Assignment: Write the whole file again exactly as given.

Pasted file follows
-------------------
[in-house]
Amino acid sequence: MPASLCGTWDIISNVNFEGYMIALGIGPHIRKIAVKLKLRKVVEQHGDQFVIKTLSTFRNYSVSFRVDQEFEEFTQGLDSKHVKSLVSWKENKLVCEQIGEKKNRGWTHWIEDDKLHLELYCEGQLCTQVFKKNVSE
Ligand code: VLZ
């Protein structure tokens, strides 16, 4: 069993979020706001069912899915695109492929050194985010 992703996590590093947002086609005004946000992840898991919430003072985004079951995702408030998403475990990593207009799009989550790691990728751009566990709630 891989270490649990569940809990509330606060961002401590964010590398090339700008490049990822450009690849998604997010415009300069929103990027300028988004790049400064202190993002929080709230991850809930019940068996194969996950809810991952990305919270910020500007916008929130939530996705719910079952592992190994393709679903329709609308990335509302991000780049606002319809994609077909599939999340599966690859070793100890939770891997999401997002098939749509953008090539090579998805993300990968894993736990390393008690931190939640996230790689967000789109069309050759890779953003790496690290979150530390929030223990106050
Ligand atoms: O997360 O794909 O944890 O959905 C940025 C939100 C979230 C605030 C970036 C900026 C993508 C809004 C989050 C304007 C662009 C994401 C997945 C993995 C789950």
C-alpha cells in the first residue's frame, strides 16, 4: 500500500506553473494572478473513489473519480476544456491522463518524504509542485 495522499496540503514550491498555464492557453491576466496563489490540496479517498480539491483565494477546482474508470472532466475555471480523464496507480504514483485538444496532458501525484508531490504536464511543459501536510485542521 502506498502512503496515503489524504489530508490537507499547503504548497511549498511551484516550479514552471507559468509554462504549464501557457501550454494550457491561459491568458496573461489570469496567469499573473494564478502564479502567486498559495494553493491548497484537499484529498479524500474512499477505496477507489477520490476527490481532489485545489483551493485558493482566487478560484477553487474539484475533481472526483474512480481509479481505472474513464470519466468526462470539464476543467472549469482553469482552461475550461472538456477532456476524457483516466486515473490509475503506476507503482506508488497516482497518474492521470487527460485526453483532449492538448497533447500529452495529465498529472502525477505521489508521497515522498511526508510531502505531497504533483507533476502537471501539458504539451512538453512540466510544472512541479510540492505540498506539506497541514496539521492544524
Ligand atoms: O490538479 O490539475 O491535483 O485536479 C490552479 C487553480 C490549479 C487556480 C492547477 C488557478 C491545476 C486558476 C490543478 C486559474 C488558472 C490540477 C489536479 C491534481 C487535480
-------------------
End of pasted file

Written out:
[in-house]
Amino acid sequence: MPASLCGTWDIISNVNFEGYMIALGIGPHIRKIAVKLKLRKVVEQHGDQFVIKTLSTFRNYSVSFRVDQEFEEFTQGLDSKHVKSLVSWKENKLVCEQIGEKKNRGWTHWIEDDKLHLELYCEGQLCTQVFKKNVSE
Ligand code: VLZ
């Protein structure tokens, strides 16, 4: 069993979020706001069912899915695109492929050194985010 992703996590590093947002086609005004946000992840898991919430003072985004079951995702408030998403475990990593207009799009989550790691990728751009566990709630 891989270490649990569940809990509330606060961002401590964010590398090339700008490049990822450009690849998604997010415009300069929103990027300028988004790049400064202190993002929080709230991850809930019940068996194969996950809810991952990305919270910020500007916008929130939530996705719910079952592992190994393709679903329709609308990335509302991000780049606002319809994609077909599939999340599966690859070793100890939770891997999401997002098939749509953008090539090579998805993300990968894993736990390393008690931190939640996230790689967000789109069309050759890779953003790496690290979150530390929030223990106050
Ligand atoms: O997360 O794909 O944890 O959905 C940025 C939100 C979230 C605030 C970036 C900026 C993508 C809004 C989050 C304007 C662009 C994401 C997945 C993995 C789950």
C-alpha cells in the first residue's frame, strides 16, 4: 500500500506553473494572478473513489473519480476544456491522463518524504509542485 495522499496540503514550491498555464492557453491576466496563489490540496479517498480539491483565494477546482474508470472532466475555471480523464496507480504514483485538444496532458501525484508531490504536464511543459501536510485542521 502506498502512503496515503489524504489530508490537507499547503504548497511549498511551484516550479514552471507559468509554462504549464501557457501550454494550457491561459491568458496573461489570469496567469499573473494564478502564479502567486498559495494553493491548497484537499484529498479524500474512499477505496477507489477520490476527490481532489485545489483551493485558493482566487478560484477553487474539484475533481472526483474512480481509479481505472474513464470519466468526462470539464476543467472549469482553469482552461475550461472538456477532456476524457483516466486515473490509475503506476507503482506508488497516482497518474492521470487527460485526453483532449492538448497533447500529452495529465498529472502525477505521489508521497515522498511526508510531502505531497504533483507533476502537471501539458504539451512538453512540466510544472512541479510540492505540498506539506497541514496539521492544524
Ligand atoms: O490538479 O490539475 O491535483 O485536479 C490552479 C487553480 C490549479 C487556480 C492547477 C488557478 C491545476 C486558476 C490543478 C486559474 C488558472 C490540477 C489536479 C491534481 C487535480